Early and Late Patient Outcomes in Urgent-Start Peritoneal Dialysis

Emily J See, Yeoungjee Cho, Carmel M Hawley, Lauren R Jaffrey, David W Johnson
Peritoneal Dialysis International 2017, 37 (4): 414-419

BACKGROUND: Significant interest in the practice of urgent-start peritoneal dialysis (PD) is mounting internationally, with several observational studies supporting the safety, efficacy, and feasibility of this approach. However, little is known about the early complication rates and long-term technique and peritonitis-free survival for patients who start PD urgently (i.e. within 2 weeks of catheter insertion), compared to those with a conventional start.

METHODS: This single-center, matched case-control study evaluated patients commencing PD between 2010 and 2015. Urgent-start PD patients were matched 1:3 with conventional-start PD controls based on diabetic status and age. The primary outcomes were early complications, both following catheter insertion and PD commencement (within 4 weeks). Secondary outcomes included technique and peritonitis-free survival.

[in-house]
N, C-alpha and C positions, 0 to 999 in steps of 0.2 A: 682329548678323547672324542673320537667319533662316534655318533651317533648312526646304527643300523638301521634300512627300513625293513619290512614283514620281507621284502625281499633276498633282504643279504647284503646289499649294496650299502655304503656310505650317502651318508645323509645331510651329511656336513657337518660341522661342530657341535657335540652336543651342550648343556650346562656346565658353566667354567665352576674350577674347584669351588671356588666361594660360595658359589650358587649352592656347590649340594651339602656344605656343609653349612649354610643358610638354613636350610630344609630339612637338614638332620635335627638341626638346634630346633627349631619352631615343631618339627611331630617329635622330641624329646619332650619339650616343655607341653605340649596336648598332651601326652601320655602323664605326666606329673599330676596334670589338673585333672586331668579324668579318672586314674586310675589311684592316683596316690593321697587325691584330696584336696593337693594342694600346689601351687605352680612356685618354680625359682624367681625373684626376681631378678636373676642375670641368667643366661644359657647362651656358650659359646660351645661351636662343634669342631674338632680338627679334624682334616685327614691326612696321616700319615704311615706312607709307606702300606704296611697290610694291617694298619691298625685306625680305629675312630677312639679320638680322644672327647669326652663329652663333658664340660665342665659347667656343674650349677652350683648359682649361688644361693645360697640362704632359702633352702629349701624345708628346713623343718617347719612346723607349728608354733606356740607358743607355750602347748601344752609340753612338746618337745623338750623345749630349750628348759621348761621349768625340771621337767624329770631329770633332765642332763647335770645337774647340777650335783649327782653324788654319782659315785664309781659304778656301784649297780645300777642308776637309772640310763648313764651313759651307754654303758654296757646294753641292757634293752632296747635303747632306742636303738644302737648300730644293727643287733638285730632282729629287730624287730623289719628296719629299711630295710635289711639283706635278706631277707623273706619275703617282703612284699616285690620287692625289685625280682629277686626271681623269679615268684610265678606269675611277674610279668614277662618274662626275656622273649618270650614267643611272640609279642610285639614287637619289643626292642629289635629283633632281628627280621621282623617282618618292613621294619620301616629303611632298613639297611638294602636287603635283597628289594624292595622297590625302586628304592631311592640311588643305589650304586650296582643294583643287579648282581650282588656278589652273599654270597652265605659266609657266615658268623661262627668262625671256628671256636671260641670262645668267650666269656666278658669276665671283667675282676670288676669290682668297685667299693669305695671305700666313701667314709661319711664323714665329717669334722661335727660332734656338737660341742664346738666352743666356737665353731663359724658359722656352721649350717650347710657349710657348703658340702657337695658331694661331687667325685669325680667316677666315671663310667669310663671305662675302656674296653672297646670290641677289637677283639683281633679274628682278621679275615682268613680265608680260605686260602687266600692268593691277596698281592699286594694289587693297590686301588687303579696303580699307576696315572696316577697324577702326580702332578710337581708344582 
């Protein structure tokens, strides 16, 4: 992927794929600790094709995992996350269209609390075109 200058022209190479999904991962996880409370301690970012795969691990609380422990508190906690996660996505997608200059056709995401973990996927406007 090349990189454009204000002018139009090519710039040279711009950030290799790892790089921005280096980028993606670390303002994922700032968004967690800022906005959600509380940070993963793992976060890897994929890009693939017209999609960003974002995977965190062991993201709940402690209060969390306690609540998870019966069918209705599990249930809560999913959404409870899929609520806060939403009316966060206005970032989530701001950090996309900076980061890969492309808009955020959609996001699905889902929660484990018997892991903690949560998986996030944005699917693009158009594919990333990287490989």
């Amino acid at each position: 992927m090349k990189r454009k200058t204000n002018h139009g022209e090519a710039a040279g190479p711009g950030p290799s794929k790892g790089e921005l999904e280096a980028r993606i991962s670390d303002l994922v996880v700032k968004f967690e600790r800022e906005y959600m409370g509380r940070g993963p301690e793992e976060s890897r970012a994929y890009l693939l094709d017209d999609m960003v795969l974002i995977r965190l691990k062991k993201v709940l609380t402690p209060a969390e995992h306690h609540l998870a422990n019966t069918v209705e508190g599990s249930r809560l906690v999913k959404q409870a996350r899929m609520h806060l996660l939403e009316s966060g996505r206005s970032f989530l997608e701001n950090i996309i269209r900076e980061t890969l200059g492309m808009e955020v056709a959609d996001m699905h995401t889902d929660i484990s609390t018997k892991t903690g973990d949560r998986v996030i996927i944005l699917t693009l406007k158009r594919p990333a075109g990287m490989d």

RESULTS: A total of 104 patients (26 urgent-start, 78 conventional-start) were included. Urgent-start patients were more likely to be referred late, initiate PD in hospital, and be prescribed lower initial exchange volumes ( p < 0.01). They experienced more frequent leaks post-catheter insertion (12% vs 1%, p = 0.047) and more frequent catheter migration following commencement of PD (12% vs 1%, p = 0.047). There were no significant differences in the rates of overall or infectious complications. Kaplan-Meier estimates of technique survival and time to first episode of peritonitis were comparable between the groups.

CONCLUSION: Compared with conventional-start PD, urgent-start PD has acceptably low early complication rates and similar long-term technique survival. Urgent-start PD appears to be a safe way to initiate urgent renal replacement therapy in patients without established dialysis access.

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